- Archived issues of the NDHighlights are available online: http://nonduality.com/hlhome.htm Nonduality Highlights: IssueMessage 1 of 1 , Feb 7, 2010View SourceArchived issues of the NDHighlights are available online: http://nonduality.com/hlhome.htm
Nonduality Highlights: Issue #3800, Sunday, February 7, 2010
The next time you encounter fear, consider yourself lucky. This is where the courage comes in. Usually we think that brave people have no fear. The truth is that they are intimate with fear. When I was first married, my husband said I was one of the bravest people he knew. When I asked him why, he said because I was a complete coward but went ahead and did things anyhow.
The trick is to keep exploring and not bail out, even when we find out that something is not what we thought. That's what we're going to discover again and again and again. Nothing is what we thought. I can say that with great confidence. Emptiness is not what we thought. Neither is mindfulness or fear.Compassion-not what we thought. Love. Buddha nature. Courage. These are code words for things we don't know in our minds, but any of us could experience them. These are words that point to what life really is when we let things fall apart and let ourselves be nailed to the present moment.
- Pema Chodron, from When Things Fall Apart, posted to DailyDharma
Self-pity is the worst poverty; it overwhelms man until he sees nothing but illness, trouble and pain.
Hazrat Inayat Khan, posted to Distillation
Do not sit long with a sad friend.
When you go to a garden,
do you look at thorns or flowers?
Spend more time with roses and jasmine.
- Rumi, version by Coleman Barks from Open Secret, posted to AlongTheWay
Be warned, the slightest exercise of preference
will open a gulf as wide and as deep
as the space between heaven and earth.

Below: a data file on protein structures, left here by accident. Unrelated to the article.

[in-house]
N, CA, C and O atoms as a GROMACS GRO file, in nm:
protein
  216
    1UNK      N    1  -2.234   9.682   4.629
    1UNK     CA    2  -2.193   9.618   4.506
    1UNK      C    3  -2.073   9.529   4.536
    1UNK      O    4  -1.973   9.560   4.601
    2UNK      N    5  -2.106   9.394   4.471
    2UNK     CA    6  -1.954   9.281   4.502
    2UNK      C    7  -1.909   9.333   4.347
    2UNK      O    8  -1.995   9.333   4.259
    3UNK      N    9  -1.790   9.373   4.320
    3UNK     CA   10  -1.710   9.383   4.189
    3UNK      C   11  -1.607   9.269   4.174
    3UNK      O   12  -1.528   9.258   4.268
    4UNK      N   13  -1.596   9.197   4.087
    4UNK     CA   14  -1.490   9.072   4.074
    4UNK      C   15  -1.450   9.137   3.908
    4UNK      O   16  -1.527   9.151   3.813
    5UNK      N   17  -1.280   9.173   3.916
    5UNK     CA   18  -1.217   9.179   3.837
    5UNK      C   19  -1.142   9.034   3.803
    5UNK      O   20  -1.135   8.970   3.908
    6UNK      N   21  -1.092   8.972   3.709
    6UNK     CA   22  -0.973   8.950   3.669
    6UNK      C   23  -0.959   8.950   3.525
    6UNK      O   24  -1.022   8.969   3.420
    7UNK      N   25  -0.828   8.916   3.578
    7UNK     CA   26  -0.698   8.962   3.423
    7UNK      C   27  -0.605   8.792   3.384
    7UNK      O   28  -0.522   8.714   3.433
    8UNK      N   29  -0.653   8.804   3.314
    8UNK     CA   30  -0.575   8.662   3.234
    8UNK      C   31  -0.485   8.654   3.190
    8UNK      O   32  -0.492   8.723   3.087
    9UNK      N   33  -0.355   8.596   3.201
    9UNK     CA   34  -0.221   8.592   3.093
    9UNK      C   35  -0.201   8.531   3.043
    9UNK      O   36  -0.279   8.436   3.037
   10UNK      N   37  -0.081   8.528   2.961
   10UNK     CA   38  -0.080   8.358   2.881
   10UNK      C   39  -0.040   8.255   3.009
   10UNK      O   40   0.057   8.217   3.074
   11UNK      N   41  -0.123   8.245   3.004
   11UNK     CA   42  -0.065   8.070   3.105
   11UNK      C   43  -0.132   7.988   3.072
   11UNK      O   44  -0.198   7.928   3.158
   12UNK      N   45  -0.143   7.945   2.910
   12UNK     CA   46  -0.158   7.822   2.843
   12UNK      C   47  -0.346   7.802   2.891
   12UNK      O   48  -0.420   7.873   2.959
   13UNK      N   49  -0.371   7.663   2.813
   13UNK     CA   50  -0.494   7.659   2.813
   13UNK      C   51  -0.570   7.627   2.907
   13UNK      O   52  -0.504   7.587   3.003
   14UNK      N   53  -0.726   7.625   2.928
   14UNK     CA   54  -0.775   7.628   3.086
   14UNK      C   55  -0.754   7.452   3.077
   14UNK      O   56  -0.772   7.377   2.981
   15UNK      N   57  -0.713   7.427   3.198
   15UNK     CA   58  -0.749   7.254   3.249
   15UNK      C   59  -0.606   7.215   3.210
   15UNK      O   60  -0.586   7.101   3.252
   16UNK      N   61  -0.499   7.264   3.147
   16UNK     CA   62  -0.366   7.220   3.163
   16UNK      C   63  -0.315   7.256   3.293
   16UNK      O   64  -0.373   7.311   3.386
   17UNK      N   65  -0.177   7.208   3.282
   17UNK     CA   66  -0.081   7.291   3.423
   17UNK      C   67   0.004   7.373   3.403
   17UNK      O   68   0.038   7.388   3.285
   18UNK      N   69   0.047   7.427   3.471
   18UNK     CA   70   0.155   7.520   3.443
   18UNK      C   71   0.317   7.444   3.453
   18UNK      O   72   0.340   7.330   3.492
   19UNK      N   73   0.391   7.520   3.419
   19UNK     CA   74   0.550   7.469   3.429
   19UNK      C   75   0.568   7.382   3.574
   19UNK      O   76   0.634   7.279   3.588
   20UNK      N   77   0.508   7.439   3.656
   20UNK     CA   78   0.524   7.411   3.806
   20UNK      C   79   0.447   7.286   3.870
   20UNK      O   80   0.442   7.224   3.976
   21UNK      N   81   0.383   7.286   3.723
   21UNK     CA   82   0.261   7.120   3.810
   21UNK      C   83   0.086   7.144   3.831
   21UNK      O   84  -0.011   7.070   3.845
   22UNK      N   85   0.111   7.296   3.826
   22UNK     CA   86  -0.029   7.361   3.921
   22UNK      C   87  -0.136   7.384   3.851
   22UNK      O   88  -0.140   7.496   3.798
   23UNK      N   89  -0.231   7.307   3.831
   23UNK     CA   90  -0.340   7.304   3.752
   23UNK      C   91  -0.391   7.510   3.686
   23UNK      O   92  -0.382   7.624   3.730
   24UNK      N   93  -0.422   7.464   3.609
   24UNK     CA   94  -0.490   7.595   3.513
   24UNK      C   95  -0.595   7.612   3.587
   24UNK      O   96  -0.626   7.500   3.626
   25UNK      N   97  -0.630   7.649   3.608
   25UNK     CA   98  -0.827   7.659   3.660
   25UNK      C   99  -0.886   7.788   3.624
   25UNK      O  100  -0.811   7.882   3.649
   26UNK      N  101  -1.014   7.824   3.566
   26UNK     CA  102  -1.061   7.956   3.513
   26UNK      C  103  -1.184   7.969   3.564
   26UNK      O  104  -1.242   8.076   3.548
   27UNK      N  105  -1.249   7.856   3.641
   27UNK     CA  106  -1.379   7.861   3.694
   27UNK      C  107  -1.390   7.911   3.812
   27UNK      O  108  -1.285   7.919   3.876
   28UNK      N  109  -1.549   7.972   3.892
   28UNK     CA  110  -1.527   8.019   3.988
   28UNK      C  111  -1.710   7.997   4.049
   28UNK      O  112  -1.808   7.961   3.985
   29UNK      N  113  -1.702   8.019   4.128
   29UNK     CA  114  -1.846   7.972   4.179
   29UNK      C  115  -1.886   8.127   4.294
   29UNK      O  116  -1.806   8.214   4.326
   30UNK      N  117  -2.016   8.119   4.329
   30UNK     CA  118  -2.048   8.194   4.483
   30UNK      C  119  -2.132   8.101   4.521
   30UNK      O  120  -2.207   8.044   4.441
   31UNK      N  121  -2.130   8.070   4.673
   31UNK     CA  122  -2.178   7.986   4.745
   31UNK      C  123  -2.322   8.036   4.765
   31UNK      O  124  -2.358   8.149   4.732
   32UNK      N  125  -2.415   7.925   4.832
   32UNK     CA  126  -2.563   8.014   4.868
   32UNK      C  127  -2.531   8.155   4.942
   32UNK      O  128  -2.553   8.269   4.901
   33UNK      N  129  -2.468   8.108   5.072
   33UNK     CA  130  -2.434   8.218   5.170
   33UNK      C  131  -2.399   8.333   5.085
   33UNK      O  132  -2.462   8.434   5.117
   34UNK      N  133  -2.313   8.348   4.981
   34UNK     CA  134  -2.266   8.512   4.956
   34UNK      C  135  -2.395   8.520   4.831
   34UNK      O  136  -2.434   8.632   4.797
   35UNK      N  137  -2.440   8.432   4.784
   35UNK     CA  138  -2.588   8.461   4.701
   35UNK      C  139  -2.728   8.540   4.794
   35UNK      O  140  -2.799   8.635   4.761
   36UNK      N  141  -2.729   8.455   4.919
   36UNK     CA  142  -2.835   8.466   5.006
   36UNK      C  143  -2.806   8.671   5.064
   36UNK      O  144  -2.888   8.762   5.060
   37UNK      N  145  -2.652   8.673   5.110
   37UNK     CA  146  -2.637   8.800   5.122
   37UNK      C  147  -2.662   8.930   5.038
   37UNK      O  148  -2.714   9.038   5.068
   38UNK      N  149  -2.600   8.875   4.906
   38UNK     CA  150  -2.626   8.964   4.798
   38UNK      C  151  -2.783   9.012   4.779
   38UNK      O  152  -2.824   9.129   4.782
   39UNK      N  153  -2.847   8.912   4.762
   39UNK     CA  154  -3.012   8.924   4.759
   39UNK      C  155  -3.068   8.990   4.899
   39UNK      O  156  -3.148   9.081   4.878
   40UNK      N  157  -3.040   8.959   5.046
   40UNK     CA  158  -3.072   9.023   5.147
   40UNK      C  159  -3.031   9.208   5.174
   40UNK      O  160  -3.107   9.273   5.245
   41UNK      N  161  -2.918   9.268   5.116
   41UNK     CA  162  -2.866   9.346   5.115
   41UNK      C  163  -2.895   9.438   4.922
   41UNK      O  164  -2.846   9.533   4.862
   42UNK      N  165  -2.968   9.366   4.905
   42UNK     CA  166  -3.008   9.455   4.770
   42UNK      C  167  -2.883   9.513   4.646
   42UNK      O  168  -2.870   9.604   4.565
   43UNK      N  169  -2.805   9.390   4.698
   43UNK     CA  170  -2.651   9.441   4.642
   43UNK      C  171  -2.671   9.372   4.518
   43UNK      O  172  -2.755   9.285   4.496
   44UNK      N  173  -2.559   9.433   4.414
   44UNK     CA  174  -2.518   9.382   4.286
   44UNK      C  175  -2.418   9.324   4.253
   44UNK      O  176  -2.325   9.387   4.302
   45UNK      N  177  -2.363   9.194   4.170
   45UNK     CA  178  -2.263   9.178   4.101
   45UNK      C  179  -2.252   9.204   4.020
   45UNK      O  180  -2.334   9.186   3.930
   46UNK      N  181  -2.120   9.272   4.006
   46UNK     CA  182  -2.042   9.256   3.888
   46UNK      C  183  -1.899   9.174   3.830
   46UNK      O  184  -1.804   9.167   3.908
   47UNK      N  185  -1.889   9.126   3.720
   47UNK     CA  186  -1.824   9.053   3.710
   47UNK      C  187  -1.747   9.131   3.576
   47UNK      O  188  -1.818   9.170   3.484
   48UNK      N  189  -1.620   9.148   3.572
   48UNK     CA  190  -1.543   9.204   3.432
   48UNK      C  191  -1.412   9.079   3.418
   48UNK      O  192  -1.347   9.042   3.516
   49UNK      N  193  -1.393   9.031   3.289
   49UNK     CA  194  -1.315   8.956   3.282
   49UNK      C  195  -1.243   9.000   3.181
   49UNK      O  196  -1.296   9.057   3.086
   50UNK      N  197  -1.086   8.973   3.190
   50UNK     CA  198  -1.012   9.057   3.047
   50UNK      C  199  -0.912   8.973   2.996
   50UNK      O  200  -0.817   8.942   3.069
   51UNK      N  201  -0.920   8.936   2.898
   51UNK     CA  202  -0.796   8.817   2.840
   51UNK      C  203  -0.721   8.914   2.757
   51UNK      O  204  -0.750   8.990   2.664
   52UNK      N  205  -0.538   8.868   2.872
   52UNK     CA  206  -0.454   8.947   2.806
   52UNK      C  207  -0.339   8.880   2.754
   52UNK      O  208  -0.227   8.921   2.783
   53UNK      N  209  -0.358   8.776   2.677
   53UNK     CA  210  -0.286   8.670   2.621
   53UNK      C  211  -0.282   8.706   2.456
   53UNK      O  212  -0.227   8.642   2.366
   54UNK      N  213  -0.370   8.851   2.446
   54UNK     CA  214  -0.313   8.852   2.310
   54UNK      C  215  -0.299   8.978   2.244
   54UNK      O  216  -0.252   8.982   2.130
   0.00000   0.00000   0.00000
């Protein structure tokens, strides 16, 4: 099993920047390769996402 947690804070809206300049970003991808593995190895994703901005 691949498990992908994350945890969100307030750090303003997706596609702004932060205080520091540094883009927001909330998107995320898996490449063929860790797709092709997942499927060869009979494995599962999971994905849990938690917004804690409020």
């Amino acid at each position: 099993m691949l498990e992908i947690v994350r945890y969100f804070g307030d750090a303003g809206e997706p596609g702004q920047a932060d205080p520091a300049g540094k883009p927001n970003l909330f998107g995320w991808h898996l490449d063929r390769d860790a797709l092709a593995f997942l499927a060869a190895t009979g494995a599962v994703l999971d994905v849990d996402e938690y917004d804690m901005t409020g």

If you want to encounter your Buddha Mind
don't have opinions about anything,
opinions produce arguement,
and contentiousness is a disease of the mind.
The Gatha of Sang T'san,posted to allspirit
The wise man, by studying nature, enters into unity through its variety, and realizes the personality of God by sacrificing his own.
Bowl of Saki, by Hazrat Inayat Khan
Commentary by Pir-o-Murshid Inayat Khan:
It may be said that the personality of a man is quite comprehensible, since his actions exhibit him as a single individual, whereas God's personality has no clear identification of its own. The answer is, that variety covers unity.
Hidden things are manifested by their opposites, but as God has no opposite He remains hidden. God's light has no opposite in the range of creation whereby it may be manifested to view. (Jalaluddin Rumi)
The wise man by studying nature enters into the unity through its variety, and realizes the personality of God by sacrificing his own. 'He who knows himself knows Allah' (Islamic Saying). 'The Kingdom of God is within you' (Bible). 'Self-knowledge is the real wisdom' (Vedanta).
Life starts by distinguishing between the two; life starts us in this way. If we did not distinguish between the two and we arrived at that conception of unity of which I have spoken, we would be missing a great deal in life. It is after distinguishing these that, without becoming congested, we may come to the idea of unity which raises us above it all. For instance, when a person says, 'I will not look at the fault of another' and closes his eyes, he has missed a great deal. But the one who has seen it and risen above it has really closed his eyes; he is the person who deserves to close his eyes from the other side.
The purpose of our life on earth is to come and see all the distinctions and all the differences, but not to be congested by them and so to be thrown downwards. We should go on rising above them all, at the same time experiencing them all. For instance a man may say, 'I have never thought about anyone who has done me any good, and I have never considered any harm that has ever come to me from anyone; I have always had just that one idea before me and after that idea I kept going'. He may be advanced, he may be spiritual, he may be pious, and yet he has missed a great deal. But the one who has received all the good that has come to him with grateful thanks and felt it, and who has also felt the harm done to him and forgiven and pardoned it, he is the one who has seen the world and is going beyond with success.
- posted to SufiMystic
Names and shapes change incessantly. Know yourself to be the changeless witness of the changeful mind. That is enough.
-Nisargadatta Maharaj, posted to ANetofJewels